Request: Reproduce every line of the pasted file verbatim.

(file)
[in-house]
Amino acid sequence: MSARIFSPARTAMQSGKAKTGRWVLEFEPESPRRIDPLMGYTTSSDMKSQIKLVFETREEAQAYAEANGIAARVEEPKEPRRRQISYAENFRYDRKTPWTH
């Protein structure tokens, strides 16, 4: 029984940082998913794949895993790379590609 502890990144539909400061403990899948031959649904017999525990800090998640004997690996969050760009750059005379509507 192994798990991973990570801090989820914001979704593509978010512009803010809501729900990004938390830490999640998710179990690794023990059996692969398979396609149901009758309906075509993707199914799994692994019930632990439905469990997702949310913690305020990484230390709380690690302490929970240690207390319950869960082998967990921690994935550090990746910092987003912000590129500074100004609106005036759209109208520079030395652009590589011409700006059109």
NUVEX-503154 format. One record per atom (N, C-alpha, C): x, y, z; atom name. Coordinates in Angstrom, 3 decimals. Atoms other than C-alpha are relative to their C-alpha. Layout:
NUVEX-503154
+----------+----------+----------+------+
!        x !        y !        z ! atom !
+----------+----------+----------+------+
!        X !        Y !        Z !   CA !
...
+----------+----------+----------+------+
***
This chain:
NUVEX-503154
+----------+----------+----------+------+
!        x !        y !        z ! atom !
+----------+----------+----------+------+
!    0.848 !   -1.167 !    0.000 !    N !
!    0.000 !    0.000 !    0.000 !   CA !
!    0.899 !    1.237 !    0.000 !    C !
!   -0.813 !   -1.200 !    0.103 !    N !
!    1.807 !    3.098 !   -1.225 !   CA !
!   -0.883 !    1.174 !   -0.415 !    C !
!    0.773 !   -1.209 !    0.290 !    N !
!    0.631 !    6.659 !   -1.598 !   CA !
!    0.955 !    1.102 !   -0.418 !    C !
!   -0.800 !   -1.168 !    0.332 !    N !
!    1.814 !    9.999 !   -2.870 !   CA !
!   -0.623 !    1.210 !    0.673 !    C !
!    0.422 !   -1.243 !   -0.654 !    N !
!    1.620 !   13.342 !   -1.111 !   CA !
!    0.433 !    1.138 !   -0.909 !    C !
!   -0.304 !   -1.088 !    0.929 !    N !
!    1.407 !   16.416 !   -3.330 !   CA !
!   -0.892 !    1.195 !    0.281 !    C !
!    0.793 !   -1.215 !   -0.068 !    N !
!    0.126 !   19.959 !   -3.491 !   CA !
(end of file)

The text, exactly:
[in-house]
Amino acid sequence: MSARIFSPARTAMQSGKAKTGRWVLEFEPESPRRIDPLMGYTTSSDMKSQIKLVFETREEAQAYAEANGIAARVEEPKEPRRRQISYAENFRYDRKTPWTH
């Protein structure tokens, strides 16, 4: 029984940082998913794949895993790379590609 502890990144539909400061403990899948031959649904017999525990800090998640004997690996969050760009750059005379509507 192994798990991973990570801090989820914001979704593509978010512009803010809501729900990004938390830490999640998710179990690794023990059996692969398979396609149901009758309906075509993707199914799994692994019930632990439905469990997702949310913690305020990484230390709380690690302490929970240690207390319950869960082998967990921690994935550090990746910092987003912000590129500074100004609106005036759209109208520079030395652009590589011409700006059109």
NUVEX-503154 format. One record per atom (N, C-alpha, C): x, y, z; atom name. Coordinates in Angstrom, 3 decimals. Atoms other than C-alpha are relative to their C-alpha. Layout:
NUVEX-503154
+----------+----------+----------+------+
!        x !        y !        z ! atom !
+----------+----------+----------+------+
!        X !        Y !        Z !   CA !
...
+----------+----------+----------+------+
***
This chain:
NUVEX-503154
+----------+----------+----------+------+
!        x !        y !        z ! atom !
+----------+----------+----------+------+
!    0.848 !   -1.167 !    0.000 !    N !
!    0.000 !    0.000 !    0.000 !   CA !
!    0.899 !    1.237 !    0.000 !    C !
!   -0.813 !   -1.200 !    0.103 !    N !
!    1.807 !    3.098 !   -1.225 !   CA !
!   -0.883 !    1.174 !   -0.415 !    C !
!    0.773 !   -1.209 !    0.290 !    N !
!    0.631 !    6.659 !   -1.598 !   CA !
!    0.955 !    1.102 !   -0.418 !    C !
!   -0.800 !   -1.168 !    0.332 !    N !
!    1.814 !    9.999 !   -2.870 !   CA !
!   -0.623 !    1.210 !    0.673 !    C !
!    0.422 !   -1.243 !   -0.654 !    N !
!    1.620 !   13.342 !   -1.111 !   CA !
!    0.433 !    1.138 !   -0.909 !    C !
!   -0.304 !   -1.088 !    0.929 !    N !
!    1.407 !   16.416 !   -3.330 !   CA !
!   -0.892 !    1.195 !    0.281 !    C !
!    0.793 !   -1.215 !   -0.068 !    N !
!    0.126 !   19.959 !   -3.491 !   CA !